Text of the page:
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Remember Yvonne van Gennip’s speed-skating records at the 1988 Calgary Olympics? Neither do we. But you may recall raising your Labatt Blue to Michael “Eddie the Eagle” Edwards, the British ski jumper with the Hubble-telescope specs, massive underbite, and permanent grin. Though many thought he was too tall, too heavy, and too old, Edwards got to the Calgary Games through determination and his unmatched enthusiasm. Despite finishing 58th out of 58, Edwards, now 45, embodied the Olympic spirit for millions of viewers.
The media created this image of me that was not right. They made me a Mr. Magoo who had everything go wrong and was carrying two stones of fat. I was actually very fit, running 10 miles a day and in the gym two hours a night.
I went from a beginner to the 120-meter jump in five months. It takes most jumpers 10 years to achieve what I did in two.
There were a lot of jumpers on the World Cup circuit from places like Spain, Bulgaria, and Holland who I could beat. They just didn’t make the Olympics.
I did 85,000 jumps, fell over 30 times, and injured myself seven times. Over the years I’ve broken quite a few things. I fractured my skull twice, broke my collarbone, injured my kidneys. Minor inconveniences. I just brush myself off.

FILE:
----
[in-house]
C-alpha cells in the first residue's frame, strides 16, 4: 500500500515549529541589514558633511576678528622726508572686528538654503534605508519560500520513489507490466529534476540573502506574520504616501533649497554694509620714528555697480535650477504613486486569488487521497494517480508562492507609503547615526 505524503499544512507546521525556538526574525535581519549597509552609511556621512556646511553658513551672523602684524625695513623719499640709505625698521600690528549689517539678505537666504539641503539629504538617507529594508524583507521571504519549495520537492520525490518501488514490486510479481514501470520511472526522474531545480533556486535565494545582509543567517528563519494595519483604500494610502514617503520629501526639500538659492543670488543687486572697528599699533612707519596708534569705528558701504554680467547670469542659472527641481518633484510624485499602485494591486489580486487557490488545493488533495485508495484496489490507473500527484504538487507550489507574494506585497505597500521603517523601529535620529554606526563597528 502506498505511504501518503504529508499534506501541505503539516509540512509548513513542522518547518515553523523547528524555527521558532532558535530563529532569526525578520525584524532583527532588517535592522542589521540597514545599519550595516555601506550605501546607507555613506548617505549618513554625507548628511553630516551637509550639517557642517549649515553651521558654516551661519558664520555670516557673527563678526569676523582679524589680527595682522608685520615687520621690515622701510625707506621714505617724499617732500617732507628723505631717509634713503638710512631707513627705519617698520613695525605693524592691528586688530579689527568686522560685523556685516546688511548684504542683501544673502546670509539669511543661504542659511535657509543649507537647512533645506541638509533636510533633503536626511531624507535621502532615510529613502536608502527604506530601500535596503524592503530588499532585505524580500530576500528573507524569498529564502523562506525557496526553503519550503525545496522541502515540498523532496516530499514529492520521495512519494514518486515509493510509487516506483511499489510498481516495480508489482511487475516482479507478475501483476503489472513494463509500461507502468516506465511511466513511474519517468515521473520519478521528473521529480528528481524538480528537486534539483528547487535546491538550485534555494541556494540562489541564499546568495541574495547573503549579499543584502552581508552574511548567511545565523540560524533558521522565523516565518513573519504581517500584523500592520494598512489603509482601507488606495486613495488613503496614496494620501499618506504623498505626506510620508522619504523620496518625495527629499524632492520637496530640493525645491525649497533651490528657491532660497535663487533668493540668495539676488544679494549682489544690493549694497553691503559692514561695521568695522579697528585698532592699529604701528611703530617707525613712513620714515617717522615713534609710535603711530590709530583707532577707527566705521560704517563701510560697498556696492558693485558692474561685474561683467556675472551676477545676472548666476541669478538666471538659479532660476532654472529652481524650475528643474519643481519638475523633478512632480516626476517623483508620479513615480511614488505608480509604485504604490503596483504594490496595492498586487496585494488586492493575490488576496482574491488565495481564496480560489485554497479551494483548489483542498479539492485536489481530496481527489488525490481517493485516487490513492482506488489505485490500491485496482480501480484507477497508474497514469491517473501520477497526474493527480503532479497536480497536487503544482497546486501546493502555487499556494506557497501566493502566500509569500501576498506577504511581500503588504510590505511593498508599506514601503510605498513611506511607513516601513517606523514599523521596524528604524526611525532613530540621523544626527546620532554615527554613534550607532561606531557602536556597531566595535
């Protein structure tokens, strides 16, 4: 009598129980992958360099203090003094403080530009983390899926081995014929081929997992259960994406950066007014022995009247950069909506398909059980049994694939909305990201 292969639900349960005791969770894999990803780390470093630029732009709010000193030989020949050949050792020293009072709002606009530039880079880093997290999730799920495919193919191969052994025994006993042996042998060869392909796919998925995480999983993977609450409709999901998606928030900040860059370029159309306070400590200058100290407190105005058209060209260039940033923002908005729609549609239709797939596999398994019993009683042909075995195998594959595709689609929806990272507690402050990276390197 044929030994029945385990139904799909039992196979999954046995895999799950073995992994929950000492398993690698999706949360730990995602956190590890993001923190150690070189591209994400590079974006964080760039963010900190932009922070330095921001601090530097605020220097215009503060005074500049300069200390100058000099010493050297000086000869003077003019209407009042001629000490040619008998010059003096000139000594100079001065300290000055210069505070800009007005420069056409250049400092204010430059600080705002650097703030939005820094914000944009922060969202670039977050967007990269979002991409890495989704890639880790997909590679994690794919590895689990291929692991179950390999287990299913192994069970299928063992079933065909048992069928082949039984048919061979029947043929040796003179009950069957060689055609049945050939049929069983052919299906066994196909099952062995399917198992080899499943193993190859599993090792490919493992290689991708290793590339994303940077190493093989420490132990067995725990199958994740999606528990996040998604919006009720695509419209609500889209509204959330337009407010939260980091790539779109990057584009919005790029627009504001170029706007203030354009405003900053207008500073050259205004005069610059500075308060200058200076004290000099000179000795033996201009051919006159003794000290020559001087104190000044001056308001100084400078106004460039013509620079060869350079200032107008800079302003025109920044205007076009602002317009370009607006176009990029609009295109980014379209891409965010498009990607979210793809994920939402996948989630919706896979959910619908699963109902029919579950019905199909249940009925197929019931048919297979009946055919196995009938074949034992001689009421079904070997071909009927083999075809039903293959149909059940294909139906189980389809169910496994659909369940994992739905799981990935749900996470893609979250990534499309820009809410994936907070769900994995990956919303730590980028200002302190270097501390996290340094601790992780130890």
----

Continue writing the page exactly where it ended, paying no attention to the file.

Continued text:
The FIS made a regulation the Americans call the “Eddie the Eagle Rule” so I couldn’t compete in the next Olympics. I was kicked off the British team because they thought I made a mockery of the sport. I wanted to get better and show people that I was a decent, middle-of-the-pack jumper, but they never let me back in. Instead I had to become Eddie the Eagle for a few years and live off that.
The ski-jumping world wanted to make sure Eddie the Eagle was not going to be seen again. It was a shame really. The sport went from page 47 to page one. I think there’s room in sport not only for Tiger Woods and gold medalists, but for guys who don’t win but are entertaining to watch.
I’ve changed a lot since Calgary, and I’m surprised when people recognize me on the street. I had surgery on my jaw and eyes. I had a whale of a time being a celebrity, but now it’s calmed down and I can lead a normal life. I own a plastering business and do speeches as Eddie the Eagle almost every week. It’s actually a nice dual personality.
It’s been 22 years since the Calgary Olympics. People thought no one would remember Eddie the Eagle. It goes to show what a powerful message I portrayed at the Games, just by being there. I was a David against all these Goliath countries, and people thought, “This is what the Olympics are all about.”